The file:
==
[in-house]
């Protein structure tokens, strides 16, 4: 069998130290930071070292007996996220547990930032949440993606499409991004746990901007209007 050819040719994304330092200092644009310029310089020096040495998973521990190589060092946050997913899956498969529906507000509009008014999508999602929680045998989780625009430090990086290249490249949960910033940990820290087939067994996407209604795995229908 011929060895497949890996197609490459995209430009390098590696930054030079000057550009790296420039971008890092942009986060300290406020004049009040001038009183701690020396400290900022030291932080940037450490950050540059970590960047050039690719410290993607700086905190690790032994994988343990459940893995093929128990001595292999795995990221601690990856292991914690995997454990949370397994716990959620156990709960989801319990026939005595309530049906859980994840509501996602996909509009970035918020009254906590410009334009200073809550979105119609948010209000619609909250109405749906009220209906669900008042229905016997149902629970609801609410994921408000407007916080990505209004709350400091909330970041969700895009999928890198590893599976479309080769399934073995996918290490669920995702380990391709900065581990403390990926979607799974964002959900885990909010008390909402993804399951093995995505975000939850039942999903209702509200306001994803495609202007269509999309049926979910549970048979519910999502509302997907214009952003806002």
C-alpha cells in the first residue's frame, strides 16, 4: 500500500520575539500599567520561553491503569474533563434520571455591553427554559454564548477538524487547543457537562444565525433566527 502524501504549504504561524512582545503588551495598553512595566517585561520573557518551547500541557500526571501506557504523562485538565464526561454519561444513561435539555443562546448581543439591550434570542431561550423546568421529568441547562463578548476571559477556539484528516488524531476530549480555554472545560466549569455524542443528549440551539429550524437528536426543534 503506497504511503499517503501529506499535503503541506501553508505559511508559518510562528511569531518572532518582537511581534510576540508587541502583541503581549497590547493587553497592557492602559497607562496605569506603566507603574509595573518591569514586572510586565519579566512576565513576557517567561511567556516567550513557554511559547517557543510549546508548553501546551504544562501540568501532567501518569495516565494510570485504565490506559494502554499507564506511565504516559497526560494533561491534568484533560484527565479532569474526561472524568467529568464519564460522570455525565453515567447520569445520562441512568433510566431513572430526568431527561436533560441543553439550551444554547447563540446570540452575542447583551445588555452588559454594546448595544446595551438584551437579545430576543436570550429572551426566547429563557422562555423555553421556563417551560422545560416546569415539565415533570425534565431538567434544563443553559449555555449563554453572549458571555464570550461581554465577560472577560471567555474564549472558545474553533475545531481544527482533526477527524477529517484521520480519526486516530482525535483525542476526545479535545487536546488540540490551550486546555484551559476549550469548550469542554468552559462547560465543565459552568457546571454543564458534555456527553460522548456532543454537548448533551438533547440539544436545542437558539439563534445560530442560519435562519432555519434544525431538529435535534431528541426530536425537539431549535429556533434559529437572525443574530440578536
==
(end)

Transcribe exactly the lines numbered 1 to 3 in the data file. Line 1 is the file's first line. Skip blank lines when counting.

[in-house]
């Protein structure tokens, strides 16, 4: 069998130290930071070292007996996220547990930032949440993606499409991004746990901007209007 050819040719994304330092200092644009310029310089020096040495998973521990190589060092946050997913899956498969529906507000509009008014999508999602929680045998989780625009430090990086290249490249949960910033940990820290087939067994996407209604795995229908 011929060895497949890996197609490459995209430009390098590696930054030079000057550009790296420039971008890092942009986060300290406020004049009040001038009183701690020396400290900022030291932080940037450490950050540059970590960047050039690719410290993607700086905190690790032994994988343990459940893995093929128990001595292999795995990221601690990856292991914690995997454990949370397994716990959620156990709960989801319990026939005595309530049906859980994840509501996602996909509009970035918020009254906590410009334009200073809550979105119609948010209000619609909250109405749906009220209906669900008042229905016997149902629970609801609410994921408000407007916080990505209004709350400091909330970041969700895009999928890198590893599976479309080769399934073995996918290490669920995702380990391709900065581990403390990926979607799974964002959900885990909010008390909402993804399951093995995505975000939850039942999903209702509200306001994803495609202007269509999309049926979910549970048979519910999502509302997907214009952003806002």
C-alpha cells in the first residue's frame, strides 16, 4: 500500500520575539500599567520561553491503569474533563434520571455591553427554559454564548477538524487547543457537562444565525433566527 502524501504549504504561524512582545503588551495598553512595566517585561520573557518551547500541557500526571501506557504523562485538565464526561454519561444513561435539555443562546448581543439591550434570542431561550423546568421529568441547562463578548476571559477556539484528516488524531476530549480555554472545560466549569455524542443528549440551539429550524437528536426543534 503506497504511503499517503501529506499535503503541506501553508505559511508559518510562528511569531518572532518582537511581534510576540508587541502583541503581549497590547493587553497592557492602559497607562496605569506603566507603574509595573518591569514586572510586565519579566512576565513576557517567561511567556516567550513557554511559547517557543510549546508548553501546551504544562501540568501532567501518569495516565494510570485504565490506559494502554499507564506511565504516559497526560494533561491534568484533560484527565479532569474526561472524568467529568464519564460522570455525565453515567447520569445520562441512568433510566431513572430526568431527561436533560441543553439550551444554547447563540446570540452575542447583551445588555452588559454594546448595544446595551438584551437579545430576543436570550429572551426566547429563557422562555423555553421556563417551560422545560416546569415539565415533570425534565431538567434544563443553559449555555449563554453572549458571555464570550461581554465577560472577560471567555474564549472558545474553533475545531481544527482533526477527524477529517484521520480519526486516530482525535483525542476526545479535545487536546488540540490551550486546555484551559476549550469548550469542554468552559462547560465543565459552568457546571454543564458534555456527553460522548456532543454537548448533551438533547440539544436545542437558539439563534445560530442560519435562519432555519434544525431538529435535534431528541426530536425537539431549535429556533434559529437572525443574530440578536